Greenwich Ent. & Kanopy Acquire ‘Subject,’ Doc That Takes Hard Look At Nonfiction Films And “Fine Line Between Documentation And Exploitation”

EXCLUSIVE: Greenwich Entertainment is maintaining a brisk pace of acquisitions. A day after picking up North American rights to the TIFF premiere documentary Sorry/Not Sorry, the independent distributor announced it has partnered with Kanopy to acquire U.S. and Canadian rights to the feature doc Subject

Jennifer Tiexiera and Camilla Hall produced and directed the film, which premiered at the 2022 Tribeca Festival. Greenwich plans to open the film in theaters in New York and Los Angeles on November 3, while Kanopy will host a pre-theatrical screening and Q&A with the filmmakers online through public and college libraries. TVOD/DVD, college and public library streaming kicks off December on 5.

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Subject goes behind the scenes of such famous nonfiction stories as Hoop Dreams, Capturing the Friedmans, The WolfpackThe Square and The Staircase to explore the often murky ethical dilemmas and complex relationships that can exist between documentary filmmakers and their real-life participants,” notes a release about the film. “In addition to the ‘stars’ of their own stories [like Arthur Agee of Hoop Dreams and Jesse Friedman of Capturing the Friedmans], Subject brings together prominent doc world directors, producers and festival programmers to speak to the fine line between documentation and exploitation.”

The Wolfpack, one of the films explored in Subject, won the top prize for U.S. Documentary at the 2015 Sundance Film Festival. It examined the lives of Susanne Reisenbichler and her seven children, who had been kept virtually prisoner for years in a New York apartment by Susanne’s husband, Oscar Angulo, father of the kids. 

“We had been through a horrific, horrific abusive situation for years and years and years,” Reisenbichler told Deadline at the Camden International Film Festival last September. She said as The Wolfpack was being made and then released, adequate thought was not given to how the documentary would impact the subjects of the film.

“Knowing what I do now, I think it’s rather appalling that nobody in the film industry made available any kind of counselor or a therapist or someone that we could talk to about the process we were going through as we became exposed to the world,” Reisenbichler said. “And I don’t fault the people who were directly involved in the filming of the movie — I think the failure comes from the systemic system of people don’t think about that. It’s like, ‘Oh, is this going to make money? Is this going to further my career?’ And that’s kind of the whole premise of what happens with documentaries instead of looking at what the subjects of the documentary have gone through and the whole process of coming out with their story.”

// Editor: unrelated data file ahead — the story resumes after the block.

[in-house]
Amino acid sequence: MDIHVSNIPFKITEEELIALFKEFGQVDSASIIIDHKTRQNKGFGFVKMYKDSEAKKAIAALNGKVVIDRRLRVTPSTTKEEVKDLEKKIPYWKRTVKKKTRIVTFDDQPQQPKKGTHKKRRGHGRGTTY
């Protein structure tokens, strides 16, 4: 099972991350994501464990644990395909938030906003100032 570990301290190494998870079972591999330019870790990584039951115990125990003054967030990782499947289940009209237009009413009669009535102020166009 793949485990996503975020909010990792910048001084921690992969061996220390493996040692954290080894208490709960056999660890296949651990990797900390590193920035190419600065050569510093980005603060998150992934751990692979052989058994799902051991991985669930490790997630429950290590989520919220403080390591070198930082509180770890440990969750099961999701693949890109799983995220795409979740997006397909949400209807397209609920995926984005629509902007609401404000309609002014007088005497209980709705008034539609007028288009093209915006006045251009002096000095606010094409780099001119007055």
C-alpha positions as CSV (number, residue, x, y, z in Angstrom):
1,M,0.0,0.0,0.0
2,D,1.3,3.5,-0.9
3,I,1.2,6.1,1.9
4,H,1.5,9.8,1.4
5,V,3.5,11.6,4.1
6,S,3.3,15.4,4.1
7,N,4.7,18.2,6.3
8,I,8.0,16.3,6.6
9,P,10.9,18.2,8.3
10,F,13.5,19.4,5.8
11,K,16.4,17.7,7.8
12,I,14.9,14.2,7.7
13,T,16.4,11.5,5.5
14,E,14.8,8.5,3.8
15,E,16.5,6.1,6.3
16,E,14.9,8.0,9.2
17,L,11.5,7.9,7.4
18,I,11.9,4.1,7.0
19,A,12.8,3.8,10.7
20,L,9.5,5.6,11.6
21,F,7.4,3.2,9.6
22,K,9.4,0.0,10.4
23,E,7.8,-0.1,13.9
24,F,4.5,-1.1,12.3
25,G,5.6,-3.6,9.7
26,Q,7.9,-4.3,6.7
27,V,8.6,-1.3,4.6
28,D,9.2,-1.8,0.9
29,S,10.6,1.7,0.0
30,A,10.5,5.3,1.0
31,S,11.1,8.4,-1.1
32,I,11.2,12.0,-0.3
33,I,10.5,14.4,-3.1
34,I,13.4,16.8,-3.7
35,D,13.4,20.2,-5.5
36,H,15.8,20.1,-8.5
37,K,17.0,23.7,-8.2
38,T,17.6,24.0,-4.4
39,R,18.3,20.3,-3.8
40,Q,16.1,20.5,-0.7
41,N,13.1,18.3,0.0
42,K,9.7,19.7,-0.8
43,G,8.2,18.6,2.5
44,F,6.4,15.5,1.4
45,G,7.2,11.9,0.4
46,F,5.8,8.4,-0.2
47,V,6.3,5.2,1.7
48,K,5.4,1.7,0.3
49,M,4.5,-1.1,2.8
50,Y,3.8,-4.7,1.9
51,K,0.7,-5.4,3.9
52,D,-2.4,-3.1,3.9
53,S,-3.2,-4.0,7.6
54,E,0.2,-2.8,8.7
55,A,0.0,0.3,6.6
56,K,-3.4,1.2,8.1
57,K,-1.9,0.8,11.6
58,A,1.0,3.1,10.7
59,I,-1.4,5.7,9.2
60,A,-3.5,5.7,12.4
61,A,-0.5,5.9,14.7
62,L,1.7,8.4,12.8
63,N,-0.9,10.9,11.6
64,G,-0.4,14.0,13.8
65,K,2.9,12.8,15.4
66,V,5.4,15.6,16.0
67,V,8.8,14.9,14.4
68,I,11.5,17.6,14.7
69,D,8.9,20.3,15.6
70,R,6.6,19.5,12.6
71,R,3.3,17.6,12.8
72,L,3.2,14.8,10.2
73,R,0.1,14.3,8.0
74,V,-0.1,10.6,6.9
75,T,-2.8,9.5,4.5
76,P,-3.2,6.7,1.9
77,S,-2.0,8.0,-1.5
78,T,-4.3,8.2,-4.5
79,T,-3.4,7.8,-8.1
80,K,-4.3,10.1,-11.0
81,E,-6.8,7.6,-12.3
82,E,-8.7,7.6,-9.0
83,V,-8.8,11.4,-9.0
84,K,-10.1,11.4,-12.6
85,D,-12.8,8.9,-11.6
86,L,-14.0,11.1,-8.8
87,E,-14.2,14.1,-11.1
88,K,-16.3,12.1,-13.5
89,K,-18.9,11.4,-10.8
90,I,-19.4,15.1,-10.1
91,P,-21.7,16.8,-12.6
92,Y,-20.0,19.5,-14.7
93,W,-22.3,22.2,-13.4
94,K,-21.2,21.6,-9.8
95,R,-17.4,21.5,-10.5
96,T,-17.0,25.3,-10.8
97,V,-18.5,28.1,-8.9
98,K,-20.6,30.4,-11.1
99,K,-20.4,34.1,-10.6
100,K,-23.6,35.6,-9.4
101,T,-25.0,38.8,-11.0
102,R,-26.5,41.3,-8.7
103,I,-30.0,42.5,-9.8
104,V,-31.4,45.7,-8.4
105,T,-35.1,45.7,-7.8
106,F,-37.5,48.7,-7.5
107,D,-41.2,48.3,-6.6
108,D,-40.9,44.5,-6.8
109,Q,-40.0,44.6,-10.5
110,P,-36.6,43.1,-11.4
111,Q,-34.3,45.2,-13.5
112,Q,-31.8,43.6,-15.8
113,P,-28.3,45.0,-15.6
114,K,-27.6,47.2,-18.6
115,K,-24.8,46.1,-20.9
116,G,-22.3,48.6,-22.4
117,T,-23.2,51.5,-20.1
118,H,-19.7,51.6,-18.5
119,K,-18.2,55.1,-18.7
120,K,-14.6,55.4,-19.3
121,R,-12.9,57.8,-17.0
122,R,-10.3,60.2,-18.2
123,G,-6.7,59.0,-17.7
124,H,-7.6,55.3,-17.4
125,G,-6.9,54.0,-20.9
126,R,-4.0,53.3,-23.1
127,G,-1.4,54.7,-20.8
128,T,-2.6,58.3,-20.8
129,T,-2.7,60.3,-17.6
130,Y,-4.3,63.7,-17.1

Tiexiera and Hall aren’t out to shame documentary filmmakers but to establish best practices going forward so that participants in nonfiction films are not mistreated or their needs ignored. That goal is supported by Margie Ratliff, whose life was changed when she was portrayed in the 2004 documentary series The Staircase.

“I am starting a 501c3 that focuses on resources for participants,” Ratliff, a producer of Subject, told Deadline in Camden. “So, it could be past participants of documentaries – current, future, anyone who’s interested in being a participant. So many times, you get a consent form, a release form, and you don’t know what it means. And that would be so great to have a lawyer that you can go talk to and they can run you through it.”

In a statement accompanying news of the acquisition of their documentary, co-directors Tiexiera and Hall said, “We are absolutely thrilled that Subject will be seen in theaters across the U.S. and cannot wait to share it with documentary film fans. More and more people are watching documentaries every day, but this is a chance to understand what really goes on behind the scenes.”

Subject was produced by Lady & Bird Films alongside Joe Caterini (Fortune Favors Films) and Margie Ratliff, with executive producers Dr. Kameelah Rashad, Logan Snyder (Fortune Favors Films), Alex Lieberman (Bright West Entertainment), Gary Lieberman (Bright West Entertainment), Loren Hammonds (TIME Studios) and Alexandra Johnes (TIME Studios). Greenwich’s co-president Edward Arentz negotiated the acquisition with Cinetic’s Isadora Johnson and Alexis Galfas on behalf of the production.  

Greenwich’s Arentz said, “Subject simply is a must-see for anyone who loves documentaries and wants a heady exploration of the potential ethical dilemmas that documentary filmmakers and their subjects face.”

Jason Tyrrell, general manager of Kanopy, added, “Subject is the perfect addition to Kanopy’s catalog of ‘films that matter’, and we’re thrilled to join with our partners at Greenwich Entertainment to make sure this documentary reaches the widest possible audience. We pride ourselves on our support of the documentary community, and on curating one of the largest collections of documentaries in streaming. Subject is sure to expand critical conversations in classrooms, living rooms, and libraries alike around the impact of documentary cinema on its participants and audiences.”

Recent acquisitions by Greenwich Entertainment include Robert Irwin: A Desert of Pure Feeling; Your Friend, Memphis; Pianoforte, and Inshallah a Boy.

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